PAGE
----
How Barbecue Works

Barbecue in Politics and Race
Representative Jeffrey Sánchez, chairman of the House Committee on Ways and Means, jokes with Ghiana Guzman during a cookout at the Mildred C. Hailey Apartments in the Jamaica Plain neighborhood of Boston in 2017. Craig F. Walker/The Boston Globe via Getty Images

Barbecue's linkage with politics dates to before the Declaration of Independence, when candidates for Virginia's colonial legislature held events where they plied potential voters with ribs and liquor. Eventually, some communities also began holding holiday barbecues of their own, and candidates came as guests.

The custom of political barbecues spread throughout the South. In a time when mass media didn't yet exist, barbecues filled the information void, becoming the places where people could gather to hear speeches and engage in spirited debates about issues [source: Moss]. Barbecue was a food that people of different races and economic levels — from the poor to the wealthy — all seemed to love, so it was a convenient unifying tool. Fourth of July events generally featured a barbecue, along with parades, speeches and a reading of the Declaration of Independence.

By the 1830s, these barbecues had proven to be such an effective tool for reaching voters that they spread beyond the South, and grew larger in size. In 1836, for example, U.S. Sen. Daniel Webster, a Whig politician who represented Massachusetts, gave a two-hour speech to 5,000 people at a barbecue in St. Louis. In the presidential campaign of 1840, Whig candidate William Henry Harrison relied heavily on barbecues as an organizing tool, and even gave out aprons decorated with the log cabin in which he'd been born [source: Moss].

Holding barbecues gradually became an established presidential custom that continued into the modern era. In the 1960s, President Lyndon Johnson threw barbecue parties on this Texas ranch where he often invited important people to conduct official business — a practice that one journalist of the time called barbecue diplomacy. George H.W. Bush hosted an annual barbecue on the White House's South Lawn, to which he invited all the members of Congress and their families, and his son George W. Bush resurrected that tradition when he was president [source: Shahin].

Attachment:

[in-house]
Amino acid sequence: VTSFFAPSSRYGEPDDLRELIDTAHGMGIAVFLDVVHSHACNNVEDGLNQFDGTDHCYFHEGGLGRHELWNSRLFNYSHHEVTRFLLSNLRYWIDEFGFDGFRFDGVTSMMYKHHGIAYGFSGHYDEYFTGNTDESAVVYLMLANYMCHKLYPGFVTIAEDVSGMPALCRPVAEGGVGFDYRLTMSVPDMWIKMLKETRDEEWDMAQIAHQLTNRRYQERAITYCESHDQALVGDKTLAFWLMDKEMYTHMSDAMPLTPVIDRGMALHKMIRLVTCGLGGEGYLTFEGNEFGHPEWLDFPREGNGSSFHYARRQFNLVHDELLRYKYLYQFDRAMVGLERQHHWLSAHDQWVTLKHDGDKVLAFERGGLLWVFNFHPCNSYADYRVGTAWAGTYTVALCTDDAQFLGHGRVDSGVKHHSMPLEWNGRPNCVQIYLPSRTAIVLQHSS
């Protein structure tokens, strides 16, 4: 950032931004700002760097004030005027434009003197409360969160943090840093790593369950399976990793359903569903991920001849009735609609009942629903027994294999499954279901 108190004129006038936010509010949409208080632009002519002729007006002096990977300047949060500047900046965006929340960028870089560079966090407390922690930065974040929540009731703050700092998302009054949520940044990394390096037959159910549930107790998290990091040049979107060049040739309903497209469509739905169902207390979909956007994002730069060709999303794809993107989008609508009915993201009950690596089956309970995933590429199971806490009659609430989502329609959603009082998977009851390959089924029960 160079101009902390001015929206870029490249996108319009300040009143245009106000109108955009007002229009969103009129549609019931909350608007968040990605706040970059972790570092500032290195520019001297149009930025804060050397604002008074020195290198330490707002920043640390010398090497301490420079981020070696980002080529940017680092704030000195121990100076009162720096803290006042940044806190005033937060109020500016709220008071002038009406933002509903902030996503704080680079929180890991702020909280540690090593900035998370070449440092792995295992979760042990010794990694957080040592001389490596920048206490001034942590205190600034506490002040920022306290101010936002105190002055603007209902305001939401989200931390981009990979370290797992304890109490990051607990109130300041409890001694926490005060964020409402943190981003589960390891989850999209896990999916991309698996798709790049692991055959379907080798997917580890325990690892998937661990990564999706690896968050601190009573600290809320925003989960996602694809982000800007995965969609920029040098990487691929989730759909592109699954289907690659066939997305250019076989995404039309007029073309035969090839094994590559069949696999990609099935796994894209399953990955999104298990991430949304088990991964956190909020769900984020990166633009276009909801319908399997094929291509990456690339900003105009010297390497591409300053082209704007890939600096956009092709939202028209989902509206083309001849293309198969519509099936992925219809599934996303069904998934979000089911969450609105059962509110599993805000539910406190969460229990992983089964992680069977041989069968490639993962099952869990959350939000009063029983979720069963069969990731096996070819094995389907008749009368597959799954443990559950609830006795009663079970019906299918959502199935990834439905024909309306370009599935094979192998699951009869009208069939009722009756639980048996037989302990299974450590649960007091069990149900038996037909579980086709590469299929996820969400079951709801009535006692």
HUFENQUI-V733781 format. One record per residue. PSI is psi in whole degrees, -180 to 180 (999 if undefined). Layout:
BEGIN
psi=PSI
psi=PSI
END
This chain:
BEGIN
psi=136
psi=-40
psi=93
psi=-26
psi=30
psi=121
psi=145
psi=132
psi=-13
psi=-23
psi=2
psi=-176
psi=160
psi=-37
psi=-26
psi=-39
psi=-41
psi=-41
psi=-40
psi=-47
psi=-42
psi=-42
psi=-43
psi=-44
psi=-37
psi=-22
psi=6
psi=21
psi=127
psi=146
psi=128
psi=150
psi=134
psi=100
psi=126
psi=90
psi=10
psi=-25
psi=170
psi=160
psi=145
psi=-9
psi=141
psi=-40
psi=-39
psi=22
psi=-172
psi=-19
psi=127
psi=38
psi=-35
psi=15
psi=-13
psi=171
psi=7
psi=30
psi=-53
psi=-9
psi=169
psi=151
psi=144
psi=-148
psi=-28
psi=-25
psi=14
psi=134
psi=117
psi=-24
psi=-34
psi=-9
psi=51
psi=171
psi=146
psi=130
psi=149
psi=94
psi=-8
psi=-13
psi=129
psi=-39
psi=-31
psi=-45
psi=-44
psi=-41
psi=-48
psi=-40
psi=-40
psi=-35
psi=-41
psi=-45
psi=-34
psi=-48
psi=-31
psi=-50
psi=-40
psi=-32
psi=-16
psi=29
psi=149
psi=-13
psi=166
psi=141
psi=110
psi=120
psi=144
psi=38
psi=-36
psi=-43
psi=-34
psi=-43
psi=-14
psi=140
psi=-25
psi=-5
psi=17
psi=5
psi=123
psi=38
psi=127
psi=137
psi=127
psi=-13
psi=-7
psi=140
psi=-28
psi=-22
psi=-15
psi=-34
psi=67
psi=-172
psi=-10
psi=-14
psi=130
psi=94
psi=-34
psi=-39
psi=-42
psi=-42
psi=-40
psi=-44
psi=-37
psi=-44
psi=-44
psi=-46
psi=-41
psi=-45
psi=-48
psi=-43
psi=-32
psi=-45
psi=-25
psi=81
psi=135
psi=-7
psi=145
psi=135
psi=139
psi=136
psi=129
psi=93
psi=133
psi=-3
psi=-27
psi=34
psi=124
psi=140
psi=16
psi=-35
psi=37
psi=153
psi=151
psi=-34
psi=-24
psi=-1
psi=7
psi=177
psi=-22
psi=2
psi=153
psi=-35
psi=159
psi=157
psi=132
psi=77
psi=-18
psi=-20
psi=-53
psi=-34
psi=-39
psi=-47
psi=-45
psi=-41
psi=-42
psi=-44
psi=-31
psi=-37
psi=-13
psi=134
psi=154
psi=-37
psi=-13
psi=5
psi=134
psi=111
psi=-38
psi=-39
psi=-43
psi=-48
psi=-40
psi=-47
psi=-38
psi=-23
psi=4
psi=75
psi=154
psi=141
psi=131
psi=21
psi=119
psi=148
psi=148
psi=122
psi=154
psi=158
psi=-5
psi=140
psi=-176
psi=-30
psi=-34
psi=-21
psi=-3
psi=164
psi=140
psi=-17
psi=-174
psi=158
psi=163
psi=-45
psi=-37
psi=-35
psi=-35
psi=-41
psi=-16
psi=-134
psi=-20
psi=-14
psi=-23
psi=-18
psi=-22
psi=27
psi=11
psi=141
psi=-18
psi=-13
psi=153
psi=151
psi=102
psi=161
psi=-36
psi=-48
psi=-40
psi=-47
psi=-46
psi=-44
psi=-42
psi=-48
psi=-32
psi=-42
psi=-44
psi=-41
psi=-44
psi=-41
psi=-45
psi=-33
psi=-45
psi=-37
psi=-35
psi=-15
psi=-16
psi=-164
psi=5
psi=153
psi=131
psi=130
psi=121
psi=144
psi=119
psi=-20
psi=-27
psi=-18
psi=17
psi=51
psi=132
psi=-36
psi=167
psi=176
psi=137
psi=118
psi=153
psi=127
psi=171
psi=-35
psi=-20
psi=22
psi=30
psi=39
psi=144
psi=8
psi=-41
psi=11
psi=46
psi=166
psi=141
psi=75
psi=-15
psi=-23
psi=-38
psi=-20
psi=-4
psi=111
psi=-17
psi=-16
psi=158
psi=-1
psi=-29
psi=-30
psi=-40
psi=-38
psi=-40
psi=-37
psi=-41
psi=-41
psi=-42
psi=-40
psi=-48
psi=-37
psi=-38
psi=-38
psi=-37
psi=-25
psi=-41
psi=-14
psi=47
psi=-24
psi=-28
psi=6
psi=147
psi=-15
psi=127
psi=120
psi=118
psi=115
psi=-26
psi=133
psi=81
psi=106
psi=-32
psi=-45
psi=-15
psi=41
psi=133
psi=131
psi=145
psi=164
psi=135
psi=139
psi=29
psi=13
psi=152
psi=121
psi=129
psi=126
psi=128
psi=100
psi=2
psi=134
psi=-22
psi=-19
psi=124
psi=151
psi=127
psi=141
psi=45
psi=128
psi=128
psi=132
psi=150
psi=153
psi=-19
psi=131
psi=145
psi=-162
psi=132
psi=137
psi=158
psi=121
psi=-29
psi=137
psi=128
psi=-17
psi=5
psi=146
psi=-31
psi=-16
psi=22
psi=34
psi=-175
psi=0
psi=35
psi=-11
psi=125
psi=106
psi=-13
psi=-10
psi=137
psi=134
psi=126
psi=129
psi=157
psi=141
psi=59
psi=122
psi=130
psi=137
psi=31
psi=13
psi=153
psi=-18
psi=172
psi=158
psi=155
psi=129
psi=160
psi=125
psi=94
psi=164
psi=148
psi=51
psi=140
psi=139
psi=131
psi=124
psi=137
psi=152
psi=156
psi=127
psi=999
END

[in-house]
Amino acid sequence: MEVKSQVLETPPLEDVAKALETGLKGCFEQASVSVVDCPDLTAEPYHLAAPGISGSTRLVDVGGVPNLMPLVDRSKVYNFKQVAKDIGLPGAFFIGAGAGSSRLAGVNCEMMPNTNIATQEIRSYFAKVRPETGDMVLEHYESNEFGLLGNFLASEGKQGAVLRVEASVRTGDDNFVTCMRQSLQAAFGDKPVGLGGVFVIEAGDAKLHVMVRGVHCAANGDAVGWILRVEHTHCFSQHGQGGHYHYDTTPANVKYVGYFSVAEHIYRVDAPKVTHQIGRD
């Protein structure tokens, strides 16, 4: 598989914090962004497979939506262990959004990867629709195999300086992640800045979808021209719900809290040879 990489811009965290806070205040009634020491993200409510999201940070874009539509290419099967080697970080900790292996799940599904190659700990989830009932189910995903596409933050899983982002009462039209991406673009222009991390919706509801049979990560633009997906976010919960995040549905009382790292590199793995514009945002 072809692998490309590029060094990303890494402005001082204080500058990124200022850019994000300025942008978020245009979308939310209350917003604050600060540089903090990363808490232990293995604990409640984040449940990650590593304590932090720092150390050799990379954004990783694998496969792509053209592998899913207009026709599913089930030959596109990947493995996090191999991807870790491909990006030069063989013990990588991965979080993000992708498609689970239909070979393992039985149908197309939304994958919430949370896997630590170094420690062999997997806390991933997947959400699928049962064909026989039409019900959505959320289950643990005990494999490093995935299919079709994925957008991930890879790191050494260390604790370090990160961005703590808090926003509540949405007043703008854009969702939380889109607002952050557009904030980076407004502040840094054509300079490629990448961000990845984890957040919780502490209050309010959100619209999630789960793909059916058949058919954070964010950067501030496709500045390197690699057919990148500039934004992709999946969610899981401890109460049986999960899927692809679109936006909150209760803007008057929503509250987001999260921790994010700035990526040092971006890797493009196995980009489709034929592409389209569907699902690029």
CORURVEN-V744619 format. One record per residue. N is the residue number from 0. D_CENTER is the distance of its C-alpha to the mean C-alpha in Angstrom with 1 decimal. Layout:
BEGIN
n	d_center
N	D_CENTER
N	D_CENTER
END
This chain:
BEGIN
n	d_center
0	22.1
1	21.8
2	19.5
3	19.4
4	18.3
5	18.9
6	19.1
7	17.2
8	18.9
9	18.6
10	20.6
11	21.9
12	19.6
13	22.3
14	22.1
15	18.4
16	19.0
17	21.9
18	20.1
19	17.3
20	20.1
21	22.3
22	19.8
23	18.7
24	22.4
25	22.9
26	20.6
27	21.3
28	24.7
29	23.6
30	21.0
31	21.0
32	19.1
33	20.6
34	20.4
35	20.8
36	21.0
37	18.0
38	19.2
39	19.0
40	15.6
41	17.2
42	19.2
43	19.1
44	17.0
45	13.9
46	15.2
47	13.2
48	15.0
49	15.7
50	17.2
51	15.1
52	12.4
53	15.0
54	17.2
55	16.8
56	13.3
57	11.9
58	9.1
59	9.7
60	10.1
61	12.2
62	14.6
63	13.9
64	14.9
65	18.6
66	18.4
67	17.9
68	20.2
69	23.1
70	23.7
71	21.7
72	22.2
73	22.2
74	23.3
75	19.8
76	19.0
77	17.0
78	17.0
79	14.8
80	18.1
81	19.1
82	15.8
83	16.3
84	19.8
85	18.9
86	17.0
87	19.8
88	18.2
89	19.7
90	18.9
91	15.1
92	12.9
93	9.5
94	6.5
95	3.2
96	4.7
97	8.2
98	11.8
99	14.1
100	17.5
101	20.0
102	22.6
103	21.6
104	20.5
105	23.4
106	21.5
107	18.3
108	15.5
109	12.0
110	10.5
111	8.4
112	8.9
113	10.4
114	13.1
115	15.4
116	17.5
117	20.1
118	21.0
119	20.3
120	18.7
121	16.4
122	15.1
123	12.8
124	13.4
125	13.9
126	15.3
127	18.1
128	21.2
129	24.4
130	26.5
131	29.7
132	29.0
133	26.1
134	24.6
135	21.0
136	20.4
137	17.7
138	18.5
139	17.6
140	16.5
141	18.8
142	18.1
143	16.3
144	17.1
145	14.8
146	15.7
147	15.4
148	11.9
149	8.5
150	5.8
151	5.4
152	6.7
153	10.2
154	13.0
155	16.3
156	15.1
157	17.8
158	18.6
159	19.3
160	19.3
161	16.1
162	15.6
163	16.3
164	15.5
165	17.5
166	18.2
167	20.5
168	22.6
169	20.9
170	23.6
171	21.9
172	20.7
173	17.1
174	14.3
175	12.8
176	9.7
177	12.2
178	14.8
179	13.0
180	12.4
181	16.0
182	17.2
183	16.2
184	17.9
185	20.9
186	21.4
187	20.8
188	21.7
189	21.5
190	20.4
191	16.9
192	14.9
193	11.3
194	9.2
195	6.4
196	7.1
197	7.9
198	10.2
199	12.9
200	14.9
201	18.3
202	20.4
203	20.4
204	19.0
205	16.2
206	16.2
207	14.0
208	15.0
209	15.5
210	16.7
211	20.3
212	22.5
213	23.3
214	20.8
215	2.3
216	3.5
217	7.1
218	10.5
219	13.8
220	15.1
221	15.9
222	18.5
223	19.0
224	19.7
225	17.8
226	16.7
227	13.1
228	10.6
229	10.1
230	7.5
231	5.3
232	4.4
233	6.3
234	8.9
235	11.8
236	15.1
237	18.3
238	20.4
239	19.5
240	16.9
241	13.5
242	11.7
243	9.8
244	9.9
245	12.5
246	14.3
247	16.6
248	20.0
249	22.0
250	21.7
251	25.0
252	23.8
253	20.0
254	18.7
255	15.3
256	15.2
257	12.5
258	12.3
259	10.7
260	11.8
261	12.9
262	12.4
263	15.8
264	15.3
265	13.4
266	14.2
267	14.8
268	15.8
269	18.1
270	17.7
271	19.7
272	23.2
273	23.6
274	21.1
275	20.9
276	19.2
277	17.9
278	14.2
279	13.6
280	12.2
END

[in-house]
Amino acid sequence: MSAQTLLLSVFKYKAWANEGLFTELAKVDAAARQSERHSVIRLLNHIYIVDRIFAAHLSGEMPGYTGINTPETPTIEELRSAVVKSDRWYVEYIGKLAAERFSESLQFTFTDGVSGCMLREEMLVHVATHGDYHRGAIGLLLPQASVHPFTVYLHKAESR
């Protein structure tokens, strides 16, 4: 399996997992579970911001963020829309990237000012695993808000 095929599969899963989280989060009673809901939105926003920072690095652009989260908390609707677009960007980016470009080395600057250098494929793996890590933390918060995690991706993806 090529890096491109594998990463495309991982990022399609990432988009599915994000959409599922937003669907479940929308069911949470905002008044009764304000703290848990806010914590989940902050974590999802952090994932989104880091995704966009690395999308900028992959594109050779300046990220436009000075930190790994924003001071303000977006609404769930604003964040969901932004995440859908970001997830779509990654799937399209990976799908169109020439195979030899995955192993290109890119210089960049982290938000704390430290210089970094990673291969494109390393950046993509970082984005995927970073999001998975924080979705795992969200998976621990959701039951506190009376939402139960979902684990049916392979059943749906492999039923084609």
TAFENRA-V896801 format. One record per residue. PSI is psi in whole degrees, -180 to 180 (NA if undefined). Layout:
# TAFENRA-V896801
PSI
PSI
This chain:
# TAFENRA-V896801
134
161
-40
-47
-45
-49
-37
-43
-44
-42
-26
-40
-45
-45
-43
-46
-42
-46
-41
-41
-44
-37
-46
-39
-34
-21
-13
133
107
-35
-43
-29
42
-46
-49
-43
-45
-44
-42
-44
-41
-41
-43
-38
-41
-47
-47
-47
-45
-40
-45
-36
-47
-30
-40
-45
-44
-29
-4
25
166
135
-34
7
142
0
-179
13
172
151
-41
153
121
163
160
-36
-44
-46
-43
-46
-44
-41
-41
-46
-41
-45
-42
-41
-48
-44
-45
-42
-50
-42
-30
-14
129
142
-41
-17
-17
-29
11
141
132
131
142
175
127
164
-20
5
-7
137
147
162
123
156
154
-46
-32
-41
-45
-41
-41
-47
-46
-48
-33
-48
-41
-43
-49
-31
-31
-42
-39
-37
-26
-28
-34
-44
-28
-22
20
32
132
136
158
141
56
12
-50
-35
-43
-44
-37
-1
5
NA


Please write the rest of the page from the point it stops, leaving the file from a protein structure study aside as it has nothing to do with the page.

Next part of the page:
Barbecue was also intertwined with racial issues in the U.S. "Slaveowners used barbecues as a means of control, giving Fourth of July and Christmas barbecues to their slaves as a supposed reward for their labor," wrote historian Moss. However, slaves also held barbecues at other times often using them as a cover to plan uprisings. Even the Nat Turner rebellion took place after a barbecue.

After the abolition of slavery, many blacks went on to open their own barbecue joints. In an ironic twist, during the Jim Crow era, many whites would stealthily visit black-owned joints to get some take out barbecue [source: University of Virginia].

Barbecue also played an important part in the Civil Rights movement. During the Montgomery bus boycott in the 1950s, for example, a barbecue joint called Brenda's in Montgomery, Alabama, became the place where organizers printed flyers and held meetings to plan their protests. In Atlanta, the Rev. Martin Luther King, Jr. met with his lieutenants at a small establishment called Aleck's Barbecue Heaven [source: Shahin].

Many white-owned barbecue restaurants were the scenes of desegregation battles. In the 1968 case "Newman v. Piggie Park Enterprises," the Supreme Court ruled that Maurice Bessinger's chain of four barbecue restaurants had unlawfully discriminated against African-American patrons by refusing to serve them and that he had to comply with the 1964 Civil Rights Act (Bessinger claimed serving black people was against his religious beliefs) [sources: University of Virginia, Collins].

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